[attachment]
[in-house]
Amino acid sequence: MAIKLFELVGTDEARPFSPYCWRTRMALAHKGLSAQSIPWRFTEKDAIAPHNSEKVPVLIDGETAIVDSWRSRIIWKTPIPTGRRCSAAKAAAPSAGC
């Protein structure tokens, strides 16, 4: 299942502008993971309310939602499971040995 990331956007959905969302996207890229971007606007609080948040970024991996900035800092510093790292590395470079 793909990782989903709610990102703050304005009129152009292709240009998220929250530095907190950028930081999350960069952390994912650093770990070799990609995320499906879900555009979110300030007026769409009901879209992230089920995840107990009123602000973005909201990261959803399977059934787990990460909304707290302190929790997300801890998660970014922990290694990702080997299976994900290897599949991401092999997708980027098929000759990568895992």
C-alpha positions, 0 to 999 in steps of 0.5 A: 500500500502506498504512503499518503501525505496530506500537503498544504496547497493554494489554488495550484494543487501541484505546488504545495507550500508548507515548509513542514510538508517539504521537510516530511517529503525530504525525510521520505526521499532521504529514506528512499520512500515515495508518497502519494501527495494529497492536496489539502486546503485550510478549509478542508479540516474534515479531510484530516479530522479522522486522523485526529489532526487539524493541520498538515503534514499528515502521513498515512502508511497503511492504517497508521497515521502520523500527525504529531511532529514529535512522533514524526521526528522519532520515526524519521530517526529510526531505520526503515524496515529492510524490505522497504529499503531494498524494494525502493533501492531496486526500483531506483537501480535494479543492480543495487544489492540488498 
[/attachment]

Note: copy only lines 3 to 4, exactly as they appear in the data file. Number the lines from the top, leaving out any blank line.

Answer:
């Protein structure tokens, strides 16, 4: 299942502008993971309310939602499971040995 990331956007959905969302996207890229971007606007609080948040970024991996900035800092510093790292590395470079 793909990782989903709610990102703050304005009129152009292709240009998220929250530095907190950028930081999350960069952390994912650093770990070799990609995320499906879900555009979110300030007026769409009901879209992230089920995840107990009123602000973005909201990261959803399977059934787990990460909304707290302190929790997300801890998660970014922990290694990702080997299976994900290897599949991401092999997708980027098929000759990568895992």
C-alpha positions, 0 to 999 in steps of 0.5 A: 500500500502506498504512503499518503501525505496530506500537503498544504496547497493554494489554488495550484494543487501541484505546488504545495507550500508548507515548509513542514510538508517539504521537510516530511517529503525530504525525510521520505526521499532521504529514506528512499520512500515515495508518497502519494501527495494529497492536496489539502486546503485550510478549509478542508479540516474534515479531510484530516479530522479522522486522523485526529489532526487539524493541520498538515503534514499528515502521513498515512502508511497503511492504517497508521497515521502520523500527525504529531511532529514529535512522533514524526521526528522519532520515526524519521530517526529510526531505520526503515524496515529492510524490505522497504529499503531494498524494494525502493533501492531496486526500483531506483537501480535494479543492480543495487544489492540488498 